Jan Shearer, DVM, MS

Professor and Extension Veterinarian
Iowa State University College of Veterinary Medicine

Dr. Shearer serves the Iowa State University College of Veterinary Medicine as Professor and Extension Veterinarian. In cooperation with Extension Faculty from the Department of Animal Sciences and Iowa State’s statewide network of county and regional extension specialists, he is responsible for the development and delivery of veterinary extension programs designed to meet the needs of Iowa’s cattle industries, veterinarians and the allied agri-business industry. Dr. Shearer’s primary areas of research interest are lameness and welfare issues of beef and dairy cattle. He is probably best known for establishing the Master Hoof Care Program, a training program designed to teach on-farm employees how to properly care for foot problems in cattle. This program acquired national and international attention for its impact on foot health in dairy cattle and was fittingly recognized by the USDA Secretary of Agriculture in 2003 with the Honor Award for outstanding innovation in animal health. He is a Diplomat of the American College of Animal Welfare and serves as a board member and scientific advisor to multiple organizations and dairy operations. He served as Chair of the American Association of Bovine Practitioners (AABP) Animal Welfare Committee (AWC) from 2004 to 2010 and was appointed as the AABPs Alternate Liaison to AVMA Animal Welfare Committee in 2012. He is currently the Chair of the Food Animal Working Group (FAWG) of the American Veterinary Medical Association’s (AVMA) Panel on Euthanasia and member of the AVMA’s Panel on Humane Slaughter and Mass Depopulation. Dr. Shearer has been honored by the University of Florida with the Superior Accomplishment Award (2001), by The Ohio State University’s College of Veterinary Medicine with the Distinguished Alumnus Award (2006), by the American Association of Bovine Practitioners with the Award of Excellence (2006), by the AVMA in 2011 as recipient of the AVMA Animal Welfare Award and in 2015 with the Delaval Dairy Extension Award.  .


Why is the topic of euthanasia important to the dairy industry?
In a “perfect world,” we’d cure all diseases and prevent any possibility of catastrophic injury that might interfere with an animal’s “quality of life.”  But, it’s not a perfect world; “things happen” and not all are good. Euthanasia is one way to assure relief from suffering when medical options have been exhausted or do not exist. 

How can proper euthanasia make a difference within the greater dairy industry?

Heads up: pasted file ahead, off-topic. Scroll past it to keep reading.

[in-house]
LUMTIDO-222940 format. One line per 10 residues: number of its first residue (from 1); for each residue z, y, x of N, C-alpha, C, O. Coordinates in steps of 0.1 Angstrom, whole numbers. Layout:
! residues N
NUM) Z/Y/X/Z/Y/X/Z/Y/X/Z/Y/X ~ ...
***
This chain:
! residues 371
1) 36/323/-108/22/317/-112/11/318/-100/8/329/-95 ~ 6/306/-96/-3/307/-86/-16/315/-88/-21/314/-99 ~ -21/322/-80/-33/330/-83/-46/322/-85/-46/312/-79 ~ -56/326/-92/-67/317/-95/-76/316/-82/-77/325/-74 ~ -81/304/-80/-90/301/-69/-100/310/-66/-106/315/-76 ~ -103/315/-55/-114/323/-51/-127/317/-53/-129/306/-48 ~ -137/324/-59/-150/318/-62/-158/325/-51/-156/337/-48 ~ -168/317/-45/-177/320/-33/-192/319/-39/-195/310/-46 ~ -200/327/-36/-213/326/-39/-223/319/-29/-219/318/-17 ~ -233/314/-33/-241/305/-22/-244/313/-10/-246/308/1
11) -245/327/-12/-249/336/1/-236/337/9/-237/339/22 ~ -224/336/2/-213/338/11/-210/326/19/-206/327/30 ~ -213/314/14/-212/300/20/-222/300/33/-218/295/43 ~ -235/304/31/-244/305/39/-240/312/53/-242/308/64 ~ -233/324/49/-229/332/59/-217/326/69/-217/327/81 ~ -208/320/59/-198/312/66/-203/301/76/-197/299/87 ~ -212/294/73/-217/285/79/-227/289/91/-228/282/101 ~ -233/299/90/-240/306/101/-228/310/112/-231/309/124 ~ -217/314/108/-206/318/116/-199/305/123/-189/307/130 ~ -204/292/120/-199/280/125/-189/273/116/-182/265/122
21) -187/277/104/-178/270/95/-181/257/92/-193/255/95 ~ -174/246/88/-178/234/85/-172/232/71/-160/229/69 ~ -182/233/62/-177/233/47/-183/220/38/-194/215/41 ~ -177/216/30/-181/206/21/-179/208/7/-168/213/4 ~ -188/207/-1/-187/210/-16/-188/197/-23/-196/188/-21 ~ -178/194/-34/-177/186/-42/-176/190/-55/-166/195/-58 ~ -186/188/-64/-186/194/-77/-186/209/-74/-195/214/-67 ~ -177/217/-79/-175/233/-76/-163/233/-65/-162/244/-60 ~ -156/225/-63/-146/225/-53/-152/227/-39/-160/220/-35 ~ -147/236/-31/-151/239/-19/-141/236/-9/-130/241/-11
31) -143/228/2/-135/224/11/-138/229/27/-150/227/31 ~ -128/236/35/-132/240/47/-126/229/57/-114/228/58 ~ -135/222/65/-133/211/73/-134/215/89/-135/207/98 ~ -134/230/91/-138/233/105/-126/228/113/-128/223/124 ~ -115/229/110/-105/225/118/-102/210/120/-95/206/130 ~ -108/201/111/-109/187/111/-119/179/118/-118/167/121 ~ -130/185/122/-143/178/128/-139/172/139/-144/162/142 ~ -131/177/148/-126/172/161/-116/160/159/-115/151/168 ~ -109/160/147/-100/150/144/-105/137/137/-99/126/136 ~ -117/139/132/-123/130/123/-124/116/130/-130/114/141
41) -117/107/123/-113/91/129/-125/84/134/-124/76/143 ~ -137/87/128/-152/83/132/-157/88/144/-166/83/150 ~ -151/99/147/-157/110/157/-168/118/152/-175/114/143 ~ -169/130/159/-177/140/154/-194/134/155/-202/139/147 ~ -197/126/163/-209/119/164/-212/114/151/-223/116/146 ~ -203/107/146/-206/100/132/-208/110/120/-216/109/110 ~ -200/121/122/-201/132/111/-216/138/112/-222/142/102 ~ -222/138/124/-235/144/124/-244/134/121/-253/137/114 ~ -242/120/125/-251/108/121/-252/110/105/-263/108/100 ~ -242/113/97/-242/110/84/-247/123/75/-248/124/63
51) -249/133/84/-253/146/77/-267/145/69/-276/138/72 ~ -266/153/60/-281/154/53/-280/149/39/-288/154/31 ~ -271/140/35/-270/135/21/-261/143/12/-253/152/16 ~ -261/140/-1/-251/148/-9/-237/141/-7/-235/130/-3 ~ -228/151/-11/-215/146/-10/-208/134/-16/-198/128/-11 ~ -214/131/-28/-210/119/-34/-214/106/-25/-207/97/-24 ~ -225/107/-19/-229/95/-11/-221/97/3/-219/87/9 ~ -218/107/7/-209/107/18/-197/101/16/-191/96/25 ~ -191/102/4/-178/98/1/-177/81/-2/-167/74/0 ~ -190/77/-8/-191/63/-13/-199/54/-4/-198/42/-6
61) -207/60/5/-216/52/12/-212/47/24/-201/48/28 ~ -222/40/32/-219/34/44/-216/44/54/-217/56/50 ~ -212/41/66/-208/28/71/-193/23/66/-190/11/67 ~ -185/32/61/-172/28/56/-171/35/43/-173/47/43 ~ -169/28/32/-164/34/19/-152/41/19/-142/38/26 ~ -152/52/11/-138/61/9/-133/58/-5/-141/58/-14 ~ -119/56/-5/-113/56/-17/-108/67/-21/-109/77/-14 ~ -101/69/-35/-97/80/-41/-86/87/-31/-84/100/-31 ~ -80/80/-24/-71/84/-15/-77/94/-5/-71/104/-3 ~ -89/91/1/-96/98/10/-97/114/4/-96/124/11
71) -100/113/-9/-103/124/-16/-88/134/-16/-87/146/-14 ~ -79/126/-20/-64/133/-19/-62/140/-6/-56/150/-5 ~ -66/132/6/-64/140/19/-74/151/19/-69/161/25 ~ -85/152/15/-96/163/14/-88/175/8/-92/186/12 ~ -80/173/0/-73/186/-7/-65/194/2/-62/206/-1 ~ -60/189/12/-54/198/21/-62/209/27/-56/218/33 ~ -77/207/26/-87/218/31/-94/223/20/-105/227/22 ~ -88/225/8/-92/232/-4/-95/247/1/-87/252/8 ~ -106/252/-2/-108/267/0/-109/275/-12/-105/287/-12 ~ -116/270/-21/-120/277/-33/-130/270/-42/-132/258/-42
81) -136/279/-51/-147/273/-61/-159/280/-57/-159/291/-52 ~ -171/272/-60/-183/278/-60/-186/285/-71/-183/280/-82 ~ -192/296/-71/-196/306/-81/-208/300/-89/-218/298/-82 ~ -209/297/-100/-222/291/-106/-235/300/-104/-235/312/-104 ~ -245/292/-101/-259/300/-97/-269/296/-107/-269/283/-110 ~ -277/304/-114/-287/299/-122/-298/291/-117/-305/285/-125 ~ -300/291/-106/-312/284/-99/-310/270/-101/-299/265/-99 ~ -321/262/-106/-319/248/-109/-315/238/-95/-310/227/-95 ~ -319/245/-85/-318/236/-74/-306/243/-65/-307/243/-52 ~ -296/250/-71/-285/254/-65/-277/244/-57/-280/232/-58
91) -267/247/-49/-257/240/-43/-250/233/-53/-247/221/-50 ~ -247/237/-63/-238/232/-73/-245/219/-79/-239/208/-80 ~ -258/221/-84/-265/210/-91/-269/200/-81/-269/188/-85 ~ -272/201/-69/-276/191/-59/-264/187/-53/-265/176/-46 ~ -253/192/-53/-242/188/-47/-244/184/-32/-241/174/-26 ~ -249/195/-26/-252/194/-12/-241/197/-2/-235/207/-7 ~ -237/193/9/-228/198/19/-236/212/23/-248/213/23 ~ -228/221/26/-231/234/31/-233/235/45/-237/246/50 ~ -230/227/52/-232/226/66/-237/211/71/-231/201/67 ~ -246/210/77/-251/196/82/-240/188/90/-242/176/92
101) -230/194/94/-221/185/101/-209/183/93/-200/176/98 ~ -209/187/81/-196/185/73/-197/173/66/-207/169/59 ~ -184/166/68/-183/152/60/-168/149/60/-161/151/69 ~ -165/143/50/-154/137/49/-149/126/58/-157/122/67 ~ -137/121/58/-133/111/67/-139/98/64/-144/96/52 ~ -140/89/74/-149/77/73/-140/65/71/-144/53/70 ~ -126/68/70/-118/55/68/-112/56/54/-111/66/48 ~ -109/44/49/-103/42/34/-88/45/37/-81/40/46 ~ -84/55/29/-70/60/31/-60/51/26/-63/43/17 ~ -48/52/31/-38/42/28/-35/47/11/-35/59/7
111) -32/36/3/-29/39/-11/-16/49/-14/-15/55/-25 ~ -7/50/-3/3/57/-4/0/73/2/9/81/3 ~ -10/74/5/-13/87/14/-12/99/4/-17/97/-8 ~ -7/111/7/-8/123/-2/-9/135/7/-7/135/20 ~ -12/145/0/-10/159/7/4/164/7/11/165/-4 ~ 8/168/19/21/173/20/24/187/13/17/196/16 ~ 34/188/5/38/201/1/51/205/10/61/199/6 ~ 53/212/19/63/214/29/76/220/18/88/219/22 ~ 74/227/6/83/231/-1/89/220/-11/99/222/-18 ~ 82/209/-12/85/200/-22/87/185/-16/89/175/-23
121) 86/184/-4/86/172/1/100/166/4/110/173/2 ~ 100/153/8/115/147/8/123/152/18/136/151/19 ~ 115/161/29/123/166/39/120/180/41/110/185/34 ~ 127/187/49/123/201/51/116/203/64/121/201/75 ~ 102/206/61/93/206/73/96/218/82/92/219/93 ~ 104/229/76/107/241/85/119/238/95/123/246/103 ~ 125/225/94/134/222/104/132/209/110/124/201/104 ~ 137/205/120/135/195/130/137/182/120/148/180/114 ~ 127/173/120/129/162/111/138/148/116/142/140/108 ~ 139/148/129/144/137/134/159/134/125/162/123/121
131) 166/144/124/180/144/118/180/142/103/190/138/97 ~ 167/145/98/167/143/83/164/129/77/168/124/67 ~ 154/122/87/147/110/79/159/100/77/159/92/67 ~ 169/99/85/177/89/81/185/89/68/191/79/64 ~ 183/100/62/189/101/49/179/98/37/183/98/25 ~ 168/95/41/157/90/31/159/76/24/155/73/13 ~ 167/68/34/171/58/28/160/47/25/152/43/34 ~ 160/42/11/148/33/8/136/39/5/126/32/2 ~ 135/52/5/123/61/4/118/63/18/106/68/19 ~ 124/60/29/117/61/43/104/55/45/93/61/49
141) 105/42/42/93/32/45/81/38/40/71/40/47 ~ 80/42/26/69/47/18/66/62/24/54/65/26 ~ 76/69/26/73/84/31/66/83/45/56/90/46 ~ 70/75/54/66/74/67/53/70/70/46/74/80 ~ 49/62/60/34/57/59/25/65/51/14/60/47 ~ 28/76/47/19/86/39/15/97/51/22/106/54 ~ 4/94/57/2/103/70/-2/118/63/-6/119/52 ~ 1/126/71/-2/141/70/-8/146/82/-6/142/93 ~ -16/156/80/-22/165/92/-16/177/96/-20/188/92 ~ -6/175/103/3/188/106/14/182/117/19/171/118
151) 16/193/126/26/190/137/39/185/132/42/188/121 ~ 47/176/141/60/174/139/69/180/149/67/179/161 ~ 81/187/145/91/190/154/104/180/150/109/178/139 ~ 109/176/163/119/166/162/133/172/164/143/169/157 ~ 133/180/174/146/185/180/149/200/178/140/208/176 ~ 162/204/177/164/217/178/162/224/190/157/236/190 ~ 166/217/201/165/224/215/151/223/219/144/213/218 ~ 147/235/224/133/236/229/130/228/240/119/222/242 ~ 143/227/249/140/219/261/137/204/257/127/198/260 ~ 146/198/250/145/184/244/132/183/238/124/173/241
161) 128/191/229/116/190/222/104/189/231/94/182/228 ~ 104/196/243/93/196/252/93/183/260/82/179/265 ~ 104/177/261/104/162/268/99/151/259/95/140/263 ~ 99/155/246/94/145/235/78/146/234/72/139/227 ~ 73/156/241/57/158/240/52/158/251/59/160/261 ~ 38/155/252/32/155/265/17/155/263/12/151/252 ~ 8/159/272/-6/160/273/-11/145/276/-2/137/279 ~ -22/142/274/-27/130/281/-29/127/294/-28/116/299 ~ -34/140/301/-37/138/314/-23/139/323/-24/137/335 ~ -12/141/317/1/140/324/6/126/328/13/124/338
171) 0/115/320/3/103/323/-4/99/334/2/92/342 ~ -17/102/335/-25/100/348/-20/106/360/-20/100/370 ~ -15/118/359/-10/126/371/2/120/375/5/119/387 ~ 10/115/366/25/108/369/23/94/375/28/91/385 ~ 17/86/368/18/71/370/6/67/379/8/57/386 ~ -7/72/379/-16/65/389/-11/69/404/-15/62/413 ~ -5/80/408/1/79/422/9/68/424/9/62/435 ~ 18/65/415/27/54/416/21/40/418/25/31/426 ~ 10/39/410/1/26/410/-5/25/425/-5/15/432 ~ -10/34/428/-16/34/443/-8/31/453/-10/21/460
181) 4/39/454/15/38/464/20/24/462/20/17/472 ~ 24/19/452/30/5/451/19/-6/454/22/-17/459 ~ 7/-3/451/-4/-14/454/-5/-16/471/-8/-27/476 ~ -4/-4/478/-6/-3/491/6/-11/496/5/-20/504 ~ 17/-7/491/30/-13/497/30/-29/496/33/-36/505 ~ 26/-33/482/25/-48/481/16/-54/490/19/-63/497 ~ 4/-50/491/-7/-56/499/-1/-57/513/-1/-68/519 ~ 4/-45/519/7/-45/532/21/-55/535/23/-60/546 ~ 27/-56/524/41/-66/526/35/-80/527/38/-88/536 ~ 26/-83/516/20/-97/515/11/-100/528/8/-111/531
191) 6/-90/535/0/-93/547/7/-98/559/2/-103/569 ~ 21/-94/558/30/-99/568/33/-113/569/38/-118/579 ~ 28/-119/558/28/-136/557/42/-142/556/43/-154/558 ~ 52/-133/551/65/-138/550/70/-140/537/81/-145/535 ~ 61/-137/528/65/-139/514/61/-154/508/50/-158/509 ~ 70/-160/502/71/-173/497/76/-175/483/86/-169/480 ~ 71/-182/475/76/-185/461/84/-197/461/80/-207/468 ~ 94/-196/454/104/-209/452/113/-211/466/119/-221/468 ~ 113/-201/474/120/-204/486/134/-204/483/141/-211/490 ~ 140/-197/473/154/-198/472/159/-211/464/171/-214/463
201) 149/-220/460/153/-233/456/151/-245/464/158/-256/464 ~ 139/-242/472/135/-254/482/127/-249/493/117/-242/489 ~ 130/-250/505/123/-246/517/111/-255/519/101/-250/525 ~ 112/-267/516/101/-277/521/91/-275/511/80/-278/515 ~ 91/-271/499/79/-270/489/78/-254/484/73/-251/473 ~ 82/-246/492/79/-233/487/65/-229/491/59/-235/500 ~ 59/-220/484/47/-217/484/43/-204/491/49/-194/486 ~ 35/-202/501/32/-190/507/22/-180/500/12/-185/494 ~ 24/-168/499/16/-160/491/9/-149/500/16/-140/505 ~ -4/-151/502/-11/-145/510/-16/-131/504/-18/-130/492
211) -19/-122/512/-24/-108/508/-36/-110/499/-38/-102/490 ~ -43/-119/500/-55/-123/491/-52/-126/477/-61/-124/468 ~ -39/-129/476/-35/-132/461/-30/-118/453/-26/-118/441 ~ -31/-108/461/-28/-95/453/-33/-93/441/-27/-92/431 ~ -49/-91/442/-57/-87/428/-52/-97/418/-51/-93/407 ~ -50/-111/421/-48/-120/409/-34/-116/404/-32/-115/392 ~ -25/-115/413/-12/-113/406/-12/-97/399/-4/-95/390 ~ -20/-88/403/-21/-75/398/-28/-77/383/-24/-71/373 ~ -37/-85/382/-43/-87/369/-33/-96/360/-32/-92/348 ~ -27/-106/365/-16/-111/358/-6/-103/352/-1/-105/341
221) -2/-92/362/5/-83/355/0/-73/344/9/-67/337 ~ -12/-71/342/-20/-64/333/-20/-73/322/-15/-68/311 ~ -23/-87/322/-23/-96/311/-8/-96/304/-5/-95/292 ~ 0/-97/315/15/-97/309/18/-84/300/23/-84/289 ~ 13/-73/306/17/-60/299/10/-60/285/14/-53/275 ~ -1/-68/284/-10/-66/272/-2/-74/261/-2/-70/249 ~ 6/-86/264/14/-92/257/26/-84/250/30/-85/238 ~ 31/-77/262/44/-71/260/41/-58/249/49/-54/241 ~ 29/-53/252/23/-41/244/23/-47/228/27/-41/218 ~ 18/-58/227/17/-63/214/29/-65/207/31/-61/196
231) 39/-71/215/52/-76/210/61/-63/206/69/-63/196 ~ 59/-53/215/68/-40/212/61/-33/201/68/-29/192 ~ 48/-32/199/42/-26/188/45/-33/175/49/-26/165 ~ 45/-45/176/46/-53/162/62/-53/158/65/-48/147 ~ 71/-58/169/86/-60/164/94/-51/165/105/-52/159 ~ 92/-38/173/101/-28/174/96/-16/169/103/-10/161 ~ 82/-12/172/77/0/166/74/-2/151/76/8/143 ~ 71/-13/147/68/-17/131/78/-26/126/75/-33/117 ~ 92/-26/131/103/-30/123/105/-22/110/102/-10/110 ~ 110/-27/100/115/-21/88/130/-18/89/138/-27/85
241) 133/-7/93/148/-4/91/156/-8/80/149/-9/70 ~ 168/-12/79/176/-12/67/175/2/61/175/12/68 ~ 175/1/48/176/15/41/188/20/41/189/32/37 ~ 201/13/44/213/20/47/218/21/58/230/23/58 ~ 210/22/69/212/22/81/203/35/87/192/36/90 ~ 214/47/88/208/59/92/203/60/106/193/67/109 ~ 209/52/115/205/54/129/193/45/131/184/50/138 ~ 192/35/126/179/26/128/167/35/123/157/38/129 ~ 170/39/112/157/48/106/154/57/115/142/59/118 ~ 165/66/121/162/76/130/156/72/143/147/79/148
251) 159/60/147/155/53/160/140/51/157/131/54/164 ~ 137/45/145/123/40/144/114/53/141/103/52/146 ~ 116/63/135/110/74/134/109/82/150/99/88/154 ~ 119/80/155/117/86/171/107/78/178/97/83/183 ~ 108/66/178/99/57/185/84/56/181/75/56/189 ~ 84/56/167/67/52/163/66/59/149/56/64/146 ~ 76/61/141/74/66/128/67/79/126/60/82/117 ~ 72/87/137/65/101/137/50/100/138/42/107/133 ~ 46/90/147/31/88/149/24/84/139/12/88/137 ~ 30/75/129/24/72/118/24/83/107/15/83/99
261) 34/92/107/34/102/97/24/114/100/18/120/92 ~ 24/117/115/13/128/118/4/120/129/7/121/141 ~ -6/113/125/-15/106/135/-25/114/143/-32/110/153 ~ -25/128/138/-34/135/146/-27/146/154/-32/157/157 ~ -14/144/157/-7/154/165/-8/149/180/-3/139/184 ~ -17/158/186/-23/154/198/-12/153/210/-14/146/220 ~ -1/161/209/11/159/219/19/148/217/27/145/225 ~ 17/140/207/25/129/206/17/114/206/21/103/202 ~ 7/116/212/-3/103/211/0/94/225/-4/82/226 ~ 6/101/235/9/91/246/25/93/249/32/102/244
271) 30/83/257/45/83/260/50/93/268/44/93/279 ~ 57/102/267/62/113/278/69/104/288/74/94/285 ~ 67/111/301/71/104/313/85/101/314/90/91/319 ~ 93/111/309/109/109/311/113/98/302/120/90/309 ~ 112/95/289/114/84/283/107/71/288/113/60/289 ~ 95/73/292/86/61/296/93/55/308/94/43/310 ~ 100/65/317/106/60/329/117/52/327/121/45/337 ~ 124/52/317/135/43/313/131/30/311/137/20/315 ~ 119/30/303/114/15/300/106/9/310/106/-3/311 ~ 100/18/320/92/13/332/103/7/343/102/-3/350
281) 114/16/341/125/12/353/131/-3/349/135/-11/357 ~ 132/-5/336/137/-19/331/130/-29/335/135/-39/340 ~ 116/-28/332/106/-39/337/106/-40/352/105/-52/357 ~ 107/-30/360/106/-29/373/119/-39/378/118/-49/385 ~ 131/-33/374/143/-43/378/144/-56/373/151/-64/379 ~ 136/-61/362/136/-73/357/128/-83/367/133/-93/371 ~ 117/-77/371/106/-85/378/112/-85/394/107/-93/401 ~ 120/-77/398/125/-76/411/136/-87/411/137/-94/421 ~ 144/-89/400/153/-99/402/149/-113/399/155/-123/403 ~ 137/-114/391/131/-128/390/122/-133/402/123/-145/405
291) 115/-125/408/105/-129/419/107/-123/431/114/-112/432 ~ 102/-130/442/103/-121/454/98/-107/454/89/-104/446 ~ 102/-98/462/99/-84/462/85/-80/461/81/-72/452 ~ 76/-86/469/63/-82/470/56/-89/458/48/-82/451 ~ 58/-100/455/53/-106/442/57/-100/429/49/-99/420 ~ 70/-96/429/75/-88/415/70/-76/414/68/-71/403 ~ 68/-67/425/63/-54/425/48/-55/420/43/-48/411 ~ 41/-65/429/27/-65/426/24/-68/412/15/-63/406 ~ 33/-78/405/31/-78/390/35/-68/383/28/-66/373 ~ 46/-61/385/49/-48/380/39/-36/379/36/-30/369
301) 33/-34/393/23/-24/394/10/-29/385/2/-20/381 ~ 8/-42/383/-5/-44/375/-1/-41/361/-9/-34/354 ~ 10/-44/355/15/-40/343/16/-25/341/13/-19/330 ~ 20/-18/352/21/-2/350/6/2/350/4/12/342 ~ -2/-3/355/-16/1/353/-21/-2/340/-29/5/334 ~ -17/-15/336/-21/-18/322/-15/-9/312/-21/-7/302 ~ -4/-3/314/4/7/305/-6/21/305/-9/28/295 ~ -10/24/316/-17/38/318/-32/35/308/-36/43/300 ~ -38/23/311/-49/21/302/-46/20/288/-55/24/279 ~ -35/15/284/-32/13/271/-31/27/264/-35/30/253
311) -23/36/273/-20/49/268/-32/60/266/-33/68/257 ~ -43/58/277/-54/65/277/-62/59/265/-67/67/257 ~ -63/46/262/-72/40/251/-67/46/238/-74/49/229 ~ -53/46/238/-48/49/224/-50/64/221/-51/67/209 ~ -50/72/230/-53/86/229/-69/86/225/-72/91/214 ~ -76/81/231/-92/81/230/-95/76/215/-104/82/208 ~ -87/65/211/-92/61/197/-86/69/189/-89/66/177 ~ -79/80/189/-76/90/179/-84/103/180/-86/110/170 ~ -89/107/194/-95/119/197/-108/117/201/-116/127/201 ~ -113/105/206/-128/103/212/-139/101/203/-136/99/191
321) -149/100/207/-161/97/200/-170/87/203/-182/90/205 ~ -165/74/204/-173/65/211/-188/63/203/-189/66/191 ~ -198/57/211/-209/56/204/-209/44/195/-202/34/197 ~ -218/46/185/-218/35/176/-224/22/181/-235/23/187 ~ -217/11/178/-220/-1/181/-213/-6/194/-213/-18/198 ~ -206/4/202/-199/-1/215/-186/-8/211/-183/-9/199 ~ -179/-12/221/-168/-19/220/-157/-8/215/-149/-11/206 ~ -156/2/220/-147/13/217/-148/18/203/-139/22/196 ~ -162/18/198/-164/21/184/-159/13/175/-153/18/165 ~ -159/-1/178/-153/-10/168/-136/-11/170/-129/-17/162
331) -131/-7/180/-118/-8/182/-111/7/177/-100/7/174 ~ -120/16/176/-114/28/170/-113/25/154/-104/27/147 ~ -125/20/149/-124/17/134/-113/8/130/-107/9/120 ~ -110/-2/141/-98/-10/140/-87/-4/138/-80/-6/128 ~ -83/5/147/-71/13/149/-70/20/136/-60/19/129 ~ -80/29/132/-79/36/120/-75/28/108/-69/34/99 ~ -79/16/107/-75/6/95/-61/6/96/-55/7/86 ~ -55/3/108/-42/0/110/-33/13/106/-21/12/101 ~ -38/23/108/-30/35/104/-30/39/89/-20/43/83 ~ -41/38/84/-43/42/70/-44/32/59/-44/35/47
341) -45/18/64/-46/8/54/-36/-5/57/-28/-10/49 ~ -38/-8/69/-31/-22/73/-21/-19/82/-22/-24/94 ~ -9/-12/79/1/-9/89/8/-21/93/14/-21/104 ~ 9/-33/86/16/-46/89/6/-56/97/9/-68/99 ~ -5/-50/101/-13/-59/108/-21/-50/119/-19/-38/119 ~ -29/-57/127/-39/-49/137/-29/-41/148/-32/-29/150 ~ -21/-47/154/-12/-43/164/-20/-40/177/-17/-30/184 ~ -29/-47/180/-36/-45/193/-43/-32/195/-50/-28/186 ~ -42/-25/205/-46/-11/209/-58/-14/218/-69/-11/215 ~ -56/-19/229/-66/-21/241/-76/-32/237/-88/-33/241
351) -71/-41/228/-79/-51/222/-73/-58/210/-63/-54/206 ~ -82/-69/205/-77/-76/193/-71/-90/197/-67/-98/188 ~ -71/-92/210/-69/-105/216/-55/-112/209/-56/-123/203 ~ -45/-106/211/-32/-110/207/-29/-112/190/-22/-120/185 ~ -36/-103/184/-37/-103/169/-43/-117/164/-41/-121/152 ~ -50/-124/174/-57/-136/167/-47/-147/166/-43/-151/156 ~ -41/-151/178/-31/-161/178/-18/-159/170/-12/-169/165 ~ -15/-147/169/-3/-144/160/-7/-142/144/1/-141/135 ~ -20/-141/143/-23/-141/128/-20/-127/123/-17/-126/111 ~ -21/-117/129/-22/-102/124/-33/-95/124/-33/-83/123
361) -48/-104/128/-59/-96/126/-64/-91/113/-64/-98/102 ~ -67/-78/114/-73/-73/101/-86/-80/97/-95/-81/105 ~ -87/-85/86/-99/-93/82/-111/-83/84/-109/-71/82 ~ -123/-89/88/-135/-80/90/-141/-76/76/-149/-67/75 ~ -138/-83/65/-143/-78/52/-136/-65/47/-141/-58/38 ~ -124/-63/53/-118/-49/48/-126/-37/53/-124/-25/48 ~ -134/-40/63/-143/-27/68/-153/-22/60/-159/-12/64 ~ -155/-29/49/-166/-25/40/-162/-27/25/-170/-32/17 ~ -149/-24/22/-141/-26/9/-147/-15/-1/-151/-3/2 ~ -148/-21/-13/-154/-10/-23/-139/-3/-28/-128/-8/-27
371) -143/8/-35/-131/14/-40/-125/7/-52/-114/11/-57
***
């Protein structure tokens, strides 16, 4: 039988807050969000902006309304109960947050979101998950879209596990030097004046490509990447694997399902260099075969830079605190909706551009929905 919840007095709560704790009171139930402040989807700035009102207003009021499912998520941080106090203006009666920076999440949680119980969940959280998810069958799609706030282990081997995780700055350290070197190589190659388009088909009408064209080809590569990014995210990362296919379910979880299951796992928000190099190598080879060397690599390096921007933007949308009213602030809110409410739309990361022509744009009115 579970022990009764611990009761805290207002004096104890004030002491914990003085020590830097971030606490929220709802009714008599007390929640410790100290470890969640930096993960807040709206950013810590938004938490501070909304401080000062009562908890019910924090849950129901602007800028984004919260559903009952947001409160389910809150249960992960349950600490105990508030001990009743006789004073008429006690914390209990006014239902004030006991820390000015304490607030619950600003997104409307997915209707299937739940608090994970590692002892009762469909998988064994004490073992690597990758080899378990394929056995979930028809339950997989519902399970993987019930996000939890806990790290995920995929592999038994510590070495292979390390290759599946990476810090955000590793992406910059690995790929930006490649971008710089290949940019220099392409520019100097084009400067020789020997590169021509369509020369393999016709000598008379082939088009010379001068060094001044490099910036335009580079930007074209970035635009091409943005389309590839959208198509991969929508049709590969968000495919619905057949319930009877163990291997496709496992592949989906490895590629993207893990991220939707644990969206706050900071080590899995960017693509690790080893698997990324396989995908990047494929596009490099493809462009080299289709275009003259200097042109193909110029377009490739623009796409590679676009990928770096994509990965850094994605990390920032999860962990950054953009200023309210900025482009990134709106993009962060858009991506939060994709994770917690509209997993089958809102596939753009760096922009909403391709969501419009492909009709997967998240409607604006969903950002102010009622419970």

In many cases, euthanasia is the only practical way to provide prompt relief of uncontrollable animal suffering. It is our responsibility as animal caretakers to have the knowledge and proper equipment to conduct this procedure effectively and with compassion to help assure the welfare of animals.

Why should dairy producers care about proper euthanasia guidelines?
An “unwritten agreement” called the “Ancient Contract” exists to work together for the benefit of domesticated animals and man. We, as caretakers, have a moral responsibility to provide animals with their basic needs – food, water, shelter, protection from predators, medical care as needed, and when the time comes, a humane death. Euthanasia means a “good death.”  When properly performed the welfare of animals is preserved.

Why is proper training important for dairy operations to implement?
Just as important as providing cattle with a high quality of life, is, when the time comes, to ensure a merciful death. Conducting euthanasia procedures correctly, regardless of method chosen, requires training.

What do you feel is the most important factor that leads to appropriate euthanasia practices on dairy farms?
Without doubt, the most important factor in assuring that euthanasia practices are properly implemented on farm is training. 

How will FARM help industry stakeholders raise the bar for animal euthanasia?
Participation in the FARM program provides an opportunity for dairy farmers, managers/herdsmen and veterinarians to consciously evaluate and revise or tweak their euthanasia practices. 

This webinar is part the of the Merck Dairy C.A.R.E & FARM Animal Care Webinar series. You can view the FAQs and full schedule here.


October 6, 2016 | 12:00 pm EST | Watch Here

Top-quality care from trained employees, along with positive human interactions, favorably impacts a calf’s future performance as a milk cow. Liz Cox, DVM, MS, Merck Animal Health dairy technical services veterinarian, will explain good stockmanship practices, colostrum management, water and feed availability, and written protocols for newborn and milk-fed calf management. She will also review handling and movement, employee training and ways to reduce stress during processing.